Chromatic variability is observed in lensed Active Galactic Nuclei (AGN), compact regions at the centre of a galaxy which display a much higher than normal luminosity over a broad spectral region. This variability implies that the effective size of the emission region, the accretion disk, varies with wavelength. With LSST’s larger sample size, scientists will be able to probe disk structure as a function of AGN luminosity, black hole mass and host galaxy properties.
The interstellar medium (ISM) in galaxies causes extinction of light passing through it. Because gravitationally lensed multiply imaged background sources provide two or four sight-lines through the deflecting galaxy, scientists can determine the differential extinction curve of the intervening galaxy. LSST’s combined sample of lensed quasars and supernovae will permit statistical studies of extinction properties of high redshift galaxies and the evolution of those dust distributions with redshift and their difference among galaxy types – for the first time outside the Local Group.
Additional Strong Lensing Science Team Members
Large amounts of dark matter exist in galaxy clusters. LSST data will provide opportunities for examination of dark matter distributions and its interaction with the baryonic mass component. With the LSST sample of over about 1,000 clusters capable of strong lensing, scientists will be able to probe and place limits on the self-interaction cross-section of dark matter, follow the growth of dark matter structure through cosmic time, and use well-calibrated clusters as cosmic telescopes to study hard-to-observe lower luminosity galaxies.
The cluster mass function is one of the four most promising dark energy probes. LSST will offer a unique opportunity to study the cluster dynamics in unprecedented detail and thereby construct a well-calibrated mass function that will allow quantification of the effects of dark energy. Marshall says, “The mass function is most sensitive to cosmology at the massive end – and it’s these massive clusters that make the most striking strong lenses. Combining weak and strong lensing for cluster mass measurement on a grand scale with LSST is an enticing prospect.”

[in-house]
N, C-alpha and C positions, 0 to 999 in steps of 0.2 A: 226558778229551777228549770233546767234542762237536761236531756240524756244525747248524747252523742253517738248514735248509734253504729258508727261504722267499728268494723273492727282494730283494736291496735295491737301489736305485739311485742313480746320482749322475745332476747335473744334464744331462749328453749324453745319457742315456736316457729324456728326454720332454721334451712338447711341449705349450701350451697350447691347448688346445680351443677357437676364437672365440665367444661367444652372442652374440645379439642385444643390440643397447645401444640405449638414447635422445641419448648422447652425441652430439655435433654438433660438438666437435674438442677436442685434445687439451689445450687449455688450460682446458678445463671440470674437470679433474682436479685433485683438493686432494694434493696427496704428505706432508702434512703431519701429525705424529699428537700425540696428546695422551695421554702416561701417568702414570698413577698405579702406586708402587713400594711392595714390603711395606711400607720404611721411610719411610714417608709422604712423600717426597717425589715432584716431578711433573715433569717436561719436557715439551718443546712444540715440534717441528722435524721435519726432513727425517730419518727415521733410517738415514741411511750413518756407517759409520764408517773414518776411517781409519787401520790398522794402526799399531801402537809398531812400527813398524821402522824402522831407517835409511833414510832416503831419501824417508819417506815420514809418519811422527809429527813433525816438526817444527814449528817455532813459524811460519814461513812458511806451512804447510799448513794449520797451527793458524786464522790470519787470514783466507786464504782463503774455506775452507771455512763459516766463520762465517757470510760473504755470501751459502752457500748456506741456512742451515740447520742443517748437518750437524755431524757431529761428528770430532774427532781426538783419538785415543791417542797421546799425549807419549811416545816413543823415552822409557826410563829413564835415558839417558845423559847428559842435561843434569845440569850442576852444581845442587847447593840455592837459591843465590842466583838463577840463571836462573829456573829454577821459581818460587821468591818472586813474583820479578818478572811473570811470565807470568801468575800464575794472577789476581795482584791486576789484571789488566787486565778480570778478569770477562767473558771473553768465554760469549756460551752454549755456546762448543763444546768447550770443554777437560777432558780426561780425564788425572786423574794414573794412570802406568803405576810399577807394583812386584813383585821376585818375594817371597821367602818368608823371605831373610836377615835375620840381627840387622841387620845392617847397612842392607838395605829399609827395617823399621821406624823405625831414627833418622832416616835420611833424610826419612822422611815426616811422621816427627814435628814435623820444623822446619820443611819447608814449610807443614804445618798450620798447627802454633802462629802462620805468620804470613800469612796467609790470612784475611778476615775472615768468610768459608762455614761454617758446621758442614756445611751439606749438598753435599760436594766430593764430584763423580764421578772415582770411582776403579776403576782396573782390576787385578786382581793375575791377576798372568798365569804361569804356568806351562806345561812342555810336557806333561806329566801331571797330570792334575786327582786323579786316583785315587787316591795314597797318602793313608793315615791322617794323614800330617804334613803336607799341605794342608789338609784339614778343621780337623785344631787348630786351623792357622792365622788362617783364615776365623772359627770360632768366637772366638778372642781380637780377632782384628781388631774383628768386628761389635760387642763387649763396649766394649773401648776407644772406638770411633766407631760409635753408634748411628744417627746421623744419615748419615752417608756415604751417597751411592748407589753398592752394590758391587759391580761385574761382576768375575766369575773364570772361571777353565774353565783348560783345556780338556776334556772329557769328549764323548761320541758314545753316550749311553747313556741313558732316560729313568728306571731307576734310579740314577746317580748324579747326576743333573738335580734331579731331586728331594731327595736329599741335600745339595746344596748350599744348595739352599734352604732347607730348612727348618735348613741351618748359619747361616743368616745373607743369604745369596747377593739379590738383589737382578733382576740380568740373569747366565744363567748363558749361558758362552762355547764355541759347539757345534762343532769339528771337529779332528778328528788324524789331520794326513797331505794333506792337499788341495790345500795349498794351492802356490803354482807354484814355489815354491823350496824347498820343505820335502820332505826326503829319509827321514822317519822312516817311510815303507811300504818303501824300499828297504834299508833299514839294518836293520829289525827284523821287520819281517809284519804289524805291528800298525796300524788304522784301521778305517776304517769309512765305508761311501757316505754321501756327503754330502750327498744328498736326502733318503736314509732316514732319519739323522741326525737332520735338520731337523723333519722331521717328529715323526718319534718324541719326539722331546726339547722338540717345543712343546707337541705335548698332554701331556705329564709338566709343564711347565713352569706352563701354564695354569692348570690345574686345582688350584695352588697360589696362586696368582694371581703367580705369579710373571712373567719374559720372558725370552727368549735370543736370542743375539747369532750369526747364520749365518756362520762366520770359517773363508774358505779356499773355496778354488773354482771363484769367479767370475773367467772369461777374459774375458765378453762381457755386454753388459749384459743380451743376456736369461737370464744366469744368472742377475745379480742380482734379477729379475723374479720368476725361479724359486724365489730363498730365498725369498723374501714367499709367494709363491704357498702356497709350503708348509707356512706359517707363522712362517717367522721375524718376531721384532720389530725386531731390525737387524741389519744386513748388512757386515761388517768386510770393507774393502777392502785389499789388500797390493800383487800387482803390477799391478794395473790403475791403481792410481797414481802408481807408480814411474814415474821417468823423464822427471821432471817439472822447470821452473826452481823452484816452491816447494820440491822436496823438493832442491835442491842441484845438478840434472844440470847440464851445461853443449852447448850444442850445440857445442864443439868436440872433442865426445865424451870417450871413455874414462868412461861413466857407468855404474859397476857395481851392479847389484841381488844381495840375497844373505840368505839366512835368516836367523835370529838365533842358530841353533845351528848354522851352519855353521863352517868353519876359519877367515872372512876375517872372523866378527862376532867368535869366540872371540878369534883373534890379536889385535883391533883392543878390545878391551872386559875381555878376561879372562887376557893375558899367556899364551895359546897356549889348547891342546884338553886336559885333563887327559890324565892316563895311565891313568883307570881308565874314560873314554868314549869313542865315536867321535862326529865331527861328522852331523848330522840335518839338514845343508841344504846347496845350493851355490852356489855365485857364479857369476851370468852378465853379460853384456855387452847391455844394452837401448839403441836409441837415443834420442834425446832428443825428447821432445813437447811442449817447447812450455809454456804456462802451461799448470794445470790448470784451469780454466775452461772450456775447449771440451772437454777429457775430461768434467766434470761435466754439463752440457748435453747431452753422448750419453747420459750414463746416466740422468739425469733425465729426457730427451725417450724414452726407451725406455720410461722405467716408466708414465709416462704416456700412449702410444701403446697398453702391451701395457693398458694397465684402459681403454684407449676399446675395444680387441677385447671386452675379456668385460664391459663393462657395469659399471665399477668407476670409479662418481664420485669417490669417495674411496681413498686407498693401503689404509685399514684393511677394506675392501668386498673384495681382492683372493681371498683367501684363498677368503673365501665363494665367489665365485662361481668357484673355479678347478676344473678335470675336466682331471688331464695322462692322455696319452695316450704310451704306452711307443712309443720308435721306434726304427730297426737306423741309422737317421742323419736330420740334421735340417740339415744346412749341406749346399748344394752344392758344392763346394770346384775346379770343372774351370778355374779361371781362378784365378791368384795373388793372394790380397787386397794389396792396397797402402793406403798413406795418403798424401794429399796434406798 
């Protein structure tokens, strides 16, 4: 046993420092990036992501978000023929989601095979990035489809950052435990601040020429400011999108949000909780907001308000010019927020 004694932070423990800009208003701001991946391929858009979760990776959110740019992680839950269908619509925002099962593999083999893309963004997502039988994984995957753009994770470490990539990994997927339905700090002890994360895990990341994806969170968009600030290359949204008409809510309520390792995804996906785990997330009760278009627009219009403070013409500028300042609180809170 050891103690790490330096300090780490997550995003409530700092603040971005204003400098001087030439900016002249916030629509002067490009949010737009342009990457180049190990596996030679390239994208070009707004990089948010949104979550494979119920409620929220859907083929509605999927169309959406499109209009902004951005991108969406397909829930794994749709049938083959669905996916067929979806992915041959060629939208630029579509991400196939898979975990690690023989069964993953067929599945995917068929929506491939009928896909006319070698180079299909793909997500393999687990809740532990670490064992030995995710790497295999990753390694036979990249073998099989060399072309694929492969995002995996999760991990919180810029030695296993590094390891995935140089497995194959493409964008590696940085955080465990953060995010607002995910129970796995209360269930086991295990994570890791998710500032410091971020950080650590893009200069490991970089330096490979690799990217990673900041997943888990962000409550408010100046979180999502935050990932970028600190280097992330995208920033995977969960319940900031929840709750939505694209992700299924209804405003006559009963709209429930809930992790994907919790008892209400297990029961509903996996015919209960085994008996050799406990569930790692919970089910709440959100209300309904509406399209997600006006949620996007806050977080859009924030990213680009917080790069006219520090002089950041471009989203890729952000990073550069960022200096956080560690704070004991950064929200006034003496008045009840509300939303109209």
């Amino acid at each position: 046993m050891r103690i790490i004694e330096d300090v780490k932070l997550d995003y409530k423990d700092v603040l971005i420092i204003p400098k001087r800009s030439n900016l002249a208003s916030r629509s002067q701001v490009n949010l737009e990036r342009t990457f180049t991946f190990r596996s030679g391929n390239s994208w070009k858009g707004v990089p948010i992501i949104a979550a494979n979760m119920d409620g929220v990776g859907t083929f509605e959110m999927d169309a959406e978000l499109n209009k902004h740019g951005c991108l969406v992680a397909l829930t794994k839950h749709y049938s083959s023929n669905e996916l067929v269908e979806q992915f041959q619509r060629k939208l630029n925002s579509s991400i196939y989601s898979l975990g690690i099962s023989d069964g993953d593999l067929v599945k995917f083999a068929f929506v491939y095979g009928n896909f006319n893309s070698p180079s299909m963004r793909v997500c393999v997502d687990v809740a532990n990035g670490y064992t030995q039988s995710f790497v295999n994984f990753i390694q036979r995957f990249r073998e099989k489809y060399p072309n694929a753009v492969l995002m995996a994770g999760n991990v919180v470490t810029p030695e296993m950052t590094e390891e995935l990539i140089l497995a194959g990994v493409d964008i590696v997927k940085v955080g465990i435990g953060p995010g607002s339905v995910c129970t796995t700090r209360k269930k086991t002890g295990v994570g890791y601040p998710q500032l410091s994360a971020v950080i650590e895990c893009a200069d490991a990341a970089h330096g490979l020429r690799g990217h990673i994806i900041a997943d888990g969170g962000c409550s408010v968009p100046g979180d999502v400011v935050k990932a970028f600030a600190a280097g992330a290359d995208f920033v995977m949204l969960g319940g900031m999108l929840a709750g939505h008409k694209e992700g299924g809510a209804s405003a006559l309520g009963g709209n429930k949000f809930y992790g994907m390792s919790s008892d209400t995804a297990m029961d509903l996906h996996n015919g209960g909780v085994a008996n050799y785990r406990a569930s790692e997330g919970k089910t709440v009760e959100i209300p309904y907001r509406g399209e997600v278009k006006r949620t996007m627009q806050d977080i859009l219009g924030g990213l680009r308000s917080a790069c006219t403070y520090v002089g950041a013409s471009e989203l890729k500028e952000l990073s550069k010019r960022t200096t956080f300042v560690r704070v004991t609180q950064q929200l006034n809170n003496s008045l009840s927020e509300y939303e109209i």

From the masses of the heaviest galaxies, to the nature of dark matter and even dark energy, strong lensing science with the LSST will provide unprecedented opportunities for investigations into fundamental mysteries of the Universe.
Article written by Anna H. Spitz and Phil Marshall
LSST is a public-private partnership. Funding for design and development activity comes from the National Science Foundation, private donations, grants to universities, and in-kind support at Department of Energy laboratories and other LSSTC Institutional Members:
Adler Planetarium; Brookhaven National Laboratory (BNL); California Institute of Technology; Carnegie Mellon University; Chile; Cornell University; Drexel University; Fermi National Accelerator Laboratory; George Mason University; Google, Inc.; Harvard-Smithsonian Center for Astrophysics; Institut de Physique Nucléaire et de Physique des Particules (IN2P3); Johns Hopkins University; Kavli Institute for Particle Astrophysics and Cosmology (KIPAC) – Stanford University; Las Cumbres Observatory Global Telescope Network, Inc.; Lawrence Livermore National Laboratory (LLNL); Los Alamos National Laboratory (LANL); National Optical Astronomy Observatory; Princeton University; Purdue University; Research Corporation for Science Advancement; Rutgers University; SLAC National Accelerator Laboratory; Space Telescope Science Institute; Texas A & M University; The Pennsylvania State University; The University of Arizona; University of California at Davis; University of California at Irvine; University of Illinois at Urbana-Champaign; University of Michigan; University of Pennsylvania; University of Pittsburgh; University of Washington; Vanderbilt University